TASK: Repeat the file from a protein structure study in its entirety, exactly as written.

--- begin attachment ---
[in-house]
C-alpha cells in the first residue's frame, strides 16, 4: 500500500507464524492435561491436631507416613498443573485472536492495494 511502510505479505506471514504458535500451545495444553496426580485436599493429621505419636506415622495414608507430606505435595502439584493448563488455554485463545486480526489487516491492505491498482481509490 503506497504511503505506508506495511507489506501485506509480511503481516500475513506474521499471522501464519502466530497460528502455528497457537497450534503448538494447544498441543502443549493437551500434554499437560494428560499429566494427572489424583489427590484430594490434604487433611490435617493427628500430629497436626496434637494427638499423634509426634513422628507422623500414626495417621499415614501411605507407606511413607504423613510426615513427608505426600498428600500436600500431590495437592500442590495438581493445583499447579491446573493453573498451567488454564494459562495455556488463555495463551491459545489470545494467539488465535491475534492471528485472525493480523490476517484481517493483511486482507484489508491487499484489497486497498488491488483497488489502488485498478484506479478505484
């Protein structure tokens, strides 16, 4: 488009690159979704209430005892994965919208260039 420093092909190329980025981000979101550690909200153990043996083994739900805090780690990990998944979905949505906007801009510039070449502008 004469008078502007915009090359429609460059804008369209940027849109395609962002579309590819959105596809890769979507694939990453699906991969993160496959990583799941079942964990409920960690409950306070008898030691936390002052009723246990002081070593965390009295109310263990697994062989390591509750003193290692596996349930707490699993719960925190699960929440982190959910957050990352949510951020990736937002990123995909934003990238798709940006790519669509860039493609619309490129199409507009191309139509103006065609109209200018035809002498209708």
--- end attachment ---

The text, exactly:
[in-house]
C-alpha cells in the first residue's frame, strides 16, 4: 500500500507464524492435561491436631507416613498443573485472536492495494 511502510505479505506471514504458535500451545495444553496426580485436599493429621505419636506415622495414608507430606505435595502439584493448563488455554485463545486480526489487516491492505491498482481509490 503506497504511503505506508506495511507489506501485506509480511503481516500475513506474521499471522501464519502466530497460528502455528497457537497450534503448538494447544498441543502443549493437551500434554499437560494428560499429566494427572489424583489427590484430594490434604487433611490435617493427628500430629497436626496434637494427638499423634509426634513422628507422623500414626495417621499415614501411605507407606511413607504423613510426615513427608505426600498428600500436600500431590495437592500442590495438581493445583499447579491446573493453573498451567488454564494459562495455556488463555495463551491459545489470545494467539488465535491475534492471528485472525493480523490476517484481517493483511486482507484489508491487499484489497486497498488491488483497488489502488485498478484506479478505484
């Protein structure tokens, strides 16, 4: 488009690159979704209430005892994965919208260039 420093092909190329980025981000979101550690909200153990043996083994739900805090780690990990998944979905949505906007801009510039070449502008 004469008078502007915009090359429609460059804008369209940027849109395609962002579309590819959105596809890769979507694939990453699906991969993160496959990583799941079942964990409920960690409950306070008898030691936390002052009723246990002081070593965390009295109310263990697994062989390591509750003193290692596996349930707490699993719960925190699960929440982190959910957050990352949510951020990736937002990123995909934003990238798709940006790519669509860039493609619309490129199409507009191309139509103006065609109209200018035809002498209708």